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Future Microbiol. 2012 Sep;7(9):1061-72. doi: 10.2217/fmb.12.76.

Biofilm-specific antibiotic resistance.

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Department of Biochemistry, Microbiology & Immunology, University of Ottawa, Ottawa, ON, Canada.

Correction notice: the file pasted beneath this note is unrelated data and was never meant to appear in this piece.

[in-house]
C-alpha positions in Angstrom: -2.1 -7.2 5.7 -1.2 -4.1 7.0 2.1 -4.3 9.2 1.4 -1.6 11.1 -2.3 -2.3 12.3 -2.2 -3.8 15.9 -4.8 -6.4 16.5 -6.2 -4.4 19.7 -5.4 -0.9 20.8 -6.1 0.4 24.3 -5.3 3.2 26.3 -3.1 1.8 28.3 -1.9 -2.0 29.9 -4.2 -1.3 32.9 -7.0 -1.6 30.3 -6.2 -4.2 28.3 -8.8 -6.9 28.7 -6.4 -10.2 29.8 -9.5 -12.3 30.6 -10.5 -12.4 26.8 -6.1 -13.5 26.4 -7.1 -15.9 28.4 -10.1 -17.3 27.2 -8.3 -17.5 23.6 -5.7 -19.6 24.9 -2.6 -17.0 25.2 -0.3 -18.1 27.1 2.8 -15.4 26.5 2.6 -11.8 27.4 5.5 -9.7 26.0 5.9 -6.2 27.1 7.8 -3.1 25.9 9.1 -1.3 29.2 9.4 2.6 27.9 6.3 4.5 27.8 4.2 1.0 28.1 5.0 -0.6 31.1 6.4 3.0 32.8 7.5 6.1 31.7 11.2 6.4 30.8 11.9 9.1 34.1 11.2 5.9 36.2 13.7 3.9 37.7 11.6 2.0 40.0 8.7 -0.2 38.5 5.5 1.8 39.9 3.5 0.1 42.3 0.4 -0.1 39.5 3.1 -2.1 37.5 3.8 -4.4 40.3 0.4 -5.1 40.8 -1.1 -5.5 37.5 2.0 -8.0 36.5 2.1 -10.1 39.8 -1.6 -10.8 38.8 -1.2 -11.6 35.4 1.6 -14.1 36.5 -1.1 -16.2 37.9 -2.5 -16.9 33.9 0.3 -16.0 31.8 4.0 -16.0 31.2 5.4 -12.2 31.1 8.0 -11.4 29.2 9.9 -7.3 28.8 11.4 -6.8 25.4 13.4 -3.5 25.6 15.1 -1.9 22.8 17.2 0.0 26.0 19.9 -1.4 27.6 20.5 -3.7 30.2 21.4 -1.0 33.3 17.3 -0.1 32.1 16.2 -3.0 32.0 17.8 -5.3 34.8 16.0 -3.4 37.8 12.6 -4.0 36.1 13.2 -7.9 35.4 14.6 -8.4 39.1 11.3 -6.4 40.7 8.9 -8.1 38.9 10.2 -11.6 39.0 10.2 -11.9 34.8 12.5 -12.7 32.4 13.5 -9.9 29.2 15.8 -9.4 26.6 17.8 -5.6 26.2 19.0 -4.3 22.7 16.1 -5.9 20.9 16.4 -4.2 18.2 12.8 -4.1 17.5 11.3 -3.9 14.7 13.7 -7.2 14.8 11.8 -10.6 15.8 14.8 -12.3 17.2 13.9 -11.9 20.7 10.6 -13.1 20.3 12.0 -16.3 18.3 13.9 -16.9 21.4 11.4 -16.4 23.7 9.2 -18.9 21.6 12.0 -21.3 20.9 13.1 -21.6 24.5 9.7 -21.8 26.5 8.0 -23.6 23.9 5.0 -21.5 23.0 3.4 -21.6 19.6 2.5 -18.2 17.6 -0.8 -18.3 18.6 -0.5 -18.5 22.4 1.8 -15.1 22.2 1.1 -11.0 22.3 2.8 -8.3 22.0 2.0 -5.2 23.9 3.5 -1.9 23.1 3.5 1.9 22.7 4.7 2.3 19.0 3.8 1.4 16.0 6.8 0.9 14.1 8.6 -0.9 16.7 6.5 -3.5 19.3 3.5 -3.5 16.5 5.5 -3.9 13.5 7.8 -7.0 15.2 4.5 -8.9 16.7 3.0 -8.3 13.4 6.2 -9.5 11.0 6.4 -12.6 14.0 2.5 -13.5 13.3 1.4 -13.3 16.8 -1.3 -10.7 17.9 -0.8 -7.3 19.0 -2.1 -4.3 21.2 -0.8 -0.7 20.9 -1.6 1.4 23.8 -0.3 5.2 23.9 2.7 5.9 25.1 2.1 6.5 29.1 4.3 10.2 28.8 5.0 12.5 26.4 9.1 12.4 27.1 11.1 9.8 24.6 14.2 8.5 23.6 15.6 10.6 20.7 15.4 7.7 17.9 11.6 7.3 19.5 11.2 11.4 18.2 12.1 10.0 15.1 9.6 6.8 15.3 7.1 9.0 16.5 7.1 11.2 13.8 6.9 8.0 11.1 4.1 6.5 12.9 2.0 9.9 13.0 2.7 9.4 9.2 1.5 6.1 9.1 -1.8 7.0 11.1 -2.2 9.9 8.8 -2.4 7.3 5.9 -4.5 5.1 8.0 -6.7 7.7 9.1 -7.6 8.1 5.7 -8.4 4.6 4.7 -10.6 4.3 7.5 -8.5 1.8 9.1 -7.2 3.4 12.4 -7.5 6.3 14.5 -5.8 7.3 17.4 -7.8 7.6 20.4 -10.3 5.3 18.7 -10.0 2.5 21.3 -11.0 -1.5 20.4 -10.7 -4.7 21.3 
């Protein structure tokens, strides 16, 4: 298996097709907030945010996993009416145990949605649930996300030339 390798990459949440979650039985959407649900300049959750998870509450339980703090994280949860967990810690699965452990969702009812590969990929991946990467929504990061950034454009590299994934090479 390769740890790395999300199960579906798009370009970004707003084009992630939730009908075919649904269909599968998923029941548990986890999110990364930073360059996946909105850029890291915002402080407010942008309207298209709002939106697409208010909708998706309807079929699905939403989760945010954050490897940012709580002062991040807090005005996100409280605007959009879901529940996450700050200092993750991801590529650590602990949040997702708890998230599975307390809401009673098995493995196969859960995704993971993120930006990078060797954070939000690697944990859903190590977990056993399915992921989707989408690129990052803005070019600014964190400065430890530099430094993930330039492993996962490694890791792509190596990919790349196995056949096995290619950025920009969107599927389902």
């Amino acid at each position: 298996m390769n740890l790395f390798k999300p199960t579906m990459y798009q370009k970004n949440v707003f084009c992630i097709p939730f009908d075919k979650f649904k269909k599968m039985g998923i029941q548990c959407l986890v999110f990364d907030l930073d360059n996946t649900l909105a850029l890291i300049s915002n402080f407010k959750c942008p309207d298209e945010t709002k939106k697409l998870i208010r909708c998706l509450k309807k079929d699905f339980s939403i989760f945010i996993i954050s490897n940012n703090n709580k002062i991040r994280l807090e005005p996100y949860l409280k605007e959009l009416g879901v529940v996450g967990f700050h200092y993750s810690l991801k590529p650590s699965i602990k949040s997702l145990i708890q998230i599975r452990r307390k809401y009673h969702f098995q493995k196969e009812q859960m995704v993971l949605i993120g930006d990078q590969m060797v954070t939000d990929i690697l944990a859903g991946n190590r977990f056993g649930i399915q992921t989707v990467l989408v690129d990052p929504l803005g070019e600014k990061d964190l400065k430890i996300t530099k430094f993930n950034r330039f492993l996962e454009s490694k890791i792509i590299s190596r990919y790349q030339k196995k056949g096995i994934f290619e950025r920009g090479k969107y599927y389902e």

Bacterial biofilms are the basis of many persistent diseases. The persistence of these infections is primarily attributed to the increased antibiotic resistance exhibited by the cells within the biofilms. This resistance is multifactorial; there are multiple mechanisms of resistance that act together in order to provide an increased overall level of resistance to the biofilm. These mechanisms are based on the function of wild-type genes and are not the result of mutations. This article reviews the known mechanisms of resistance, including the ability of the biofilm matrix to prevent antibiotics from reaching the cells and the function of individual genes that are preferentially expressed in biofilms. Evidence suggests that these mechanisms have been developed as a general stress response of biofilms that enables the cells in the biofilm to respond to all of the changes in the environment that they may encounter.

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